I have never read a John Green book. I have had many friends who have read them and read the blurb’s to see if they would interest me. But like I said, I haven’t actually got round to reading one yet, and I didn’t see John Green’s other adaptation, 2014’s The Fault In Our Stars. It therefore seems I would be the most inept person at reviewing Paper Towns, since I have no grounding in the author or his style. Let’s give it a go anyway, shall we?
Paper Towns stars Nat Wolff, Cara Delevingne, Austin Abrams, Justice Smith and Halston Sage and is directed by Jake Schreier. Based off John Green’s bestselling teen book of the same name, the story follows Quentin (Wolff) as he follows clues left by his next-door neighbor Margo (Delevingne) to where she has gone. Teaming up with his best friends, Quentin goes on a road trip to try and win Margo’s heart.
The story sounds as clichéd and sickly as it can get. Guy goes on a road trip with his kooky best friends to find an even kookier and manic girl of his dreams. Even though it has original source material, the film feels like it’s a patchwork of other better works. Annie Hall, The Spectacular Now, (500) Days of Summer and even Studio Ghibli’s Ocean Waves, Paper Towns is an amalgamation of them all. But maybe that comes with the fact that the two writers, Scott Neustadter and Michael H. Weber have written two out of the four films listed above, along with the other John Green adaptation The Fault In Our Stars. Neustadter and Weber know how to write post-modernist romances, whether it is original or an adaptation. But therein lies Paper Towns’ biggest problem, it feels like it’s trying to imitate the some of the greatest romantic comedies of recent times, even as going so far to get the same writers. But it never feels more than that, just an imitation, a pretender.
That’s not to say the script is bad though. There are some very personal, intimate conversations between our three leads and two of their girlfriends. The characters are a few weeks away from leaving high school, and the film capitalises on these feelings of the ending of great friendships. It leads to the idea that the end of school shouldn’t be about doing things for the last time, but for doing things for the first time. These small moments are littered throughout the film, with my favorites being a fun, little conversation that takes place while two characters are sat in a bathtub and another where two characters are looking out over a city at night. Neustadter and Weber are masters when it comes to creating these small, dialogue heavy scenes, and while that may come from the genius of John Green and the original work, the screenwriters do an excellent job of translating it to screen. It’ll affect and speak to today’s young audience in a way that (500) Days of Summer and Ocean Waves resonated with me at the same age, as the characters talk like real human beings, rather than sounding like a Lifetime Movie of the Week.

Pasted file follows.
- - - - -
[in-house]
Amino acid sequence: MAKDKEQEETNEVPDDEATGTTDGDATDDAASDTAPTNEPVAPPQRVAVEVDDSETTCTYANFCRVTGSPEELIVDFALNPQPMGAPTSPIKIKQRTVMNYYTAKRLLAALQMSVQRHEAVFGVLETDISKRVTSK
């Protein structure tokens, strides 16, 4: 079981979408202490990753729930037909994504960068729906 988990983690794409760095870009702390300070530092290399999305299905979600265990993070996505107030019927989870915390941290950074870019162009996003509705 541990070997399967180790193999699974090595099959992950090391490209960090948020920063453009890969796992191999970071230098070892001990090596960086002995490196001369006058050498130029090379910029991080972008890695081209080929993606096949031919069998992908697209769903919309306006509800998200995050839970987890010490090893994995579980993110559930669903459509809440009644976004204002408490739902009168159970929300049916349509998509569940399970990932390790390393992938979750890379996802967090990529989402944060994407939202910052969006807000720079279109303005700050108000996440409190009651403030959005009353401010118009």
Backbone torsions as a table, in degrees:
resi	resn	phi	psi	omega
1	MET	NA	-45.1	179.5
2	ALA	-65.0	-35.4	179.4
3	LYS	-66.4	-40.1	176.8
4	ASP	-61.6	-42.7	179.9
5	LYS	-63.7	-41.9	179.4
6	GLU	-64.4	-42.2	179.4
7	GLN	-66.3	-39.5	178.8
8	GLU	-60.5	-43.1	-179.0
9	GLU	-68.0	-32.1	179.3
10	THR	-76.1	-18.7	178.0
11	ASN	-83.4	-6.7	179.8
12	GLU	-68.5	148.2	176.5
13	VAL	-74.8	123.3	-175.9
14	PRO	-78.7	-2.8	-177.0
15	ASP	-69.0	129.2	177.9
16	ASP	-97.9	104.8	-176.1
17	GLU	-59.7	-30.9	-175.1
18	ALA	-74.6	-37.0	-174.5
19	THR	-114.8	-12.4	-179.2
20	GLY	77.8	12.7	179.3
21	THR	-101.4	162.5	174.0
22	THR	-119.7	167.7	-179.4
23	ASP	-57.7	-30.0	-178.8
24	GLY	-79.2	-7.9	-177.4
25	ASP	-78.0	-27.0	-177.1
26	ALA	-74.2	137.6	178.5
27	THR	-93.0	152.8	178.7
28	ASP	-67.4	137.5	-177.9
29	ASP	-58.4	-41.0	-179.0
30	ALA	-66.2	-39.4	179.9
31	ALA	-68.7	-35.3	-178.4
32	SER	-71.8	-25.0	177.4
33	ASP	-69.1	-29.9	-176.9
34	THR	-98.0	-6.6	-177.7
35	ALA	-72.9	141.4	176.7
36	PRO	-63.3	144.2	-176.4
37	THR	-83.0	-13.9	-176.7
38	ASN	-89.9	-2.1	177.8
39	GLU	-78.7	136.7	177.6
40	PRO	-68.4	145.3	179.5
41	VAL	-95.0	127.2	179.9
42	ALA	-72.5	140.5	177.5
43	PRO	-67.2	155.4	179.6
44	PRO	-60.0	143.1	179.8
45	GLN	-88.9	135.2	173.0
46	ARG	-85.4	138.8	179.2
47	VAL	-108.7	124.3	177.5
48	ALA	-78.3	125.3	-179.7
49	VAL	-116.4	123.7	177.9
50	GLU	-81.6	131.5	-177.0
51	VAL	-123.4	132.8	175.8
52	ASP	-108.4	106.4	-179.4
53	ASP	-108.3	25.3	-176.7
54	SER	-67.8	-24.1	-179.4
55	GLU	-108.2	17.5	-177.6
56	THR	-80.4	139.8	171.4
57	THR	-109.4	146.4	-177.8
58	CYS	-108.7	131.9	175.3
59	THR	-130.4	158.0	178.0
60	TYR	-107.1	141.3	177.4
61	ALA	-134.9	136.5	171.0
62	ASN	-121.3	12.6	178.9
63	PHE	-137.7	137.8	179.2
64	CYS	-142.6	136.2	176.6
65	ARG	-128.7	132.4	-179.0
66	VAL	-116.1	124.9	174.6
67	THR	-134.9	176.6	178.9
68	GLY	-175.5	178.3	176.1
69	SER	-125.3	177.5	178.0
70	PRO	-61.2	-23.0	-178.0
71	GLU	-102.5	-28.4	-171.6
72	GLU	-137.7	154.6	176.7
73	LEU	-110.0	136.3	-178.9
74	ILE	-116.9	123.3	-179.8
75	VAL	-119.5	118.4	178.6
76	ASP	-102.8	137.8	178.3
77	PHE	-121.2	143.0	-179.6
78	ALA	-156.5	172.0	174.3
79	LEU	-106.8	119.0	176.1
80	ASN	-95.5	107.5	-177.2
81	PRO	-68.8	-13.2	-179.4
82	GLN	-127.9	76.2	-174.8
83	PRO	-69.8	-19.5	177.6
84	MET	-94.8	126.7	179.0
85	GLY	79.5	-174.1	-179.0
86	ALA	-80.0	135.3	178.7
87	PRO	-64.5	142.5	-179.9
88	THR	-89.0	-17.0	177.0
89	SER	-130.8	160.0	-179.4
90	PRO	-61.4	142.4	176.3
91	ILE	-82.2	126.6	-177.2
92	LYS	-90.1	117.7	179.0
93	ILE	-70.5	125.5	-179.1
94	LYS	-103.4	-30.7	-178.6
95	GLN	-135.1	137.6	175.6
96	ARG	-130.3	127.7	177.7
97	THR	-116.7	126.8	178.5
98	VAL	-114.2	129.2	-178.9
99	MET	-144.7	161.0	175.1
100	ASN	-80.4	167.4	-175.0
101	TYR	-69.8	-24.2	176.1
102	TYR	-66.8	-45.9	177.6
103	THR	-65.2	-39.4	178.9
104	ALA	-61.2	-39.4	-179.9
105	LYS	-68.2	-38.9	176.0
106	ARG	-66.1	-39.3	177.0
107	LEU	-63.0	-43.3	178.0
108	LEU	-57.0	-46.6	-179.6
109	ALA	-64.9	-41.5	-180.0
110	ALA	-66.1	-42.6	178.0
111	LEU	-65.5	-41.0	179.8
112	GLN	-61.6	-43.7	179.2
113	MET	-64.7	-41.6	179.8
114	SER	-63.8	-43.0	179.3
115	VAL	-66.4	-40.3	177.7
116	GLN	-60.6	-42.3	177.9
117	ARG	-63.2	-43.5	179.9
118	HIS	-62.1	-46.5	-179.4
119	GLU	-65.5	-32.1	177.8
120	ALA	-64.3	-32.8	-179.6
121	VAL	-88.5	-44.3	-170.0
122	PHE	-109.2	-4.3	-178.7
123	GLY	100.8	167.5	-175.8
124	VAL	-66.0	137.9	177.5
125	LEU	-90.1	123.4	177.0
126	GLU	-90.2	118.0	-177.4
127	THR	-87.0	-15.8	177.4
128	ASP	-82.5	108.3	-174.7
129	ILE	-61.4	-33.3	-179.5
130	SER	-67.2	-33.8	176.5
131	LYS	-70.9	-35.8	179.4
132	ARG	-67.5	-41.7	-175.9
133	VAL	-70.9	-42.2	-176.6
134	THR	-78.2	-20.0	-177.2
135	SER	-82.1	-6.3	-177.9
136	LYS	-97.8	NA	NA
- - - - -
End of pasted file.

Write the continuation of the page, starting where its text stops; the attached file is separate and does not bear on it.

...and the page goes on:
The acting seems to be a mixed bag. Most of the time Nat Wolff and his two friends Austin Abrams and Justice Smith fall into tired character tropes lifted straight of earlier films such as Revenge of the Nerds or Animal House. Their characters do grow once the film gets onto the third act road trip, including a raw outburst of something akin to borderline obsession by Wollf over finding Margo, we’ve haven’t seen anything of note during the first two thirds of the movie, making them feel a bit bland.
The actresses fair much better, with Halston Sage and Jaz Sinclair seeming to be much more confident in their roles than the three guys are. Cara Delevingne, however seems to be in a state of flux throughout the entire film. While it looks like she is revelling playing the part of the Manic Pixie Dream Girl, it feels a bit overdone. She shares some nice moments with Nat Wollf in the beginning and near the end if the film, but we hardly get to see her throughout the rest of the film’s run time. Her final scene with him however feels a bit slapdash and feels like the director needed to just hit all the story points and didn’t properly allow the film to explain it’s ending.
The final thing I have to say about the film is it has an excellent soundtrack. The music is woven into the film perfectly, accentuating beautiful, crisp moments. One moment near the beginning of the film, where Margo and Quentin are driving through the streets is accompanied by Lost It To Trying by Son Lux. It’s just a small touch, but it elevates the scene to one of the my favorites from the entire film.
In summary Paper Towns divides me like no other film has in recent times. While I like the overall message of the film as well as the dialogue heavy sections where the characters contemplate the lives outside the warm, safe bubble that is high school, it also infuriates me that it just feels like a retelling of formal romance tropes while adding nothing else of it’s own to the remix.
Score: 6/10 Might just be one for the John Green fans.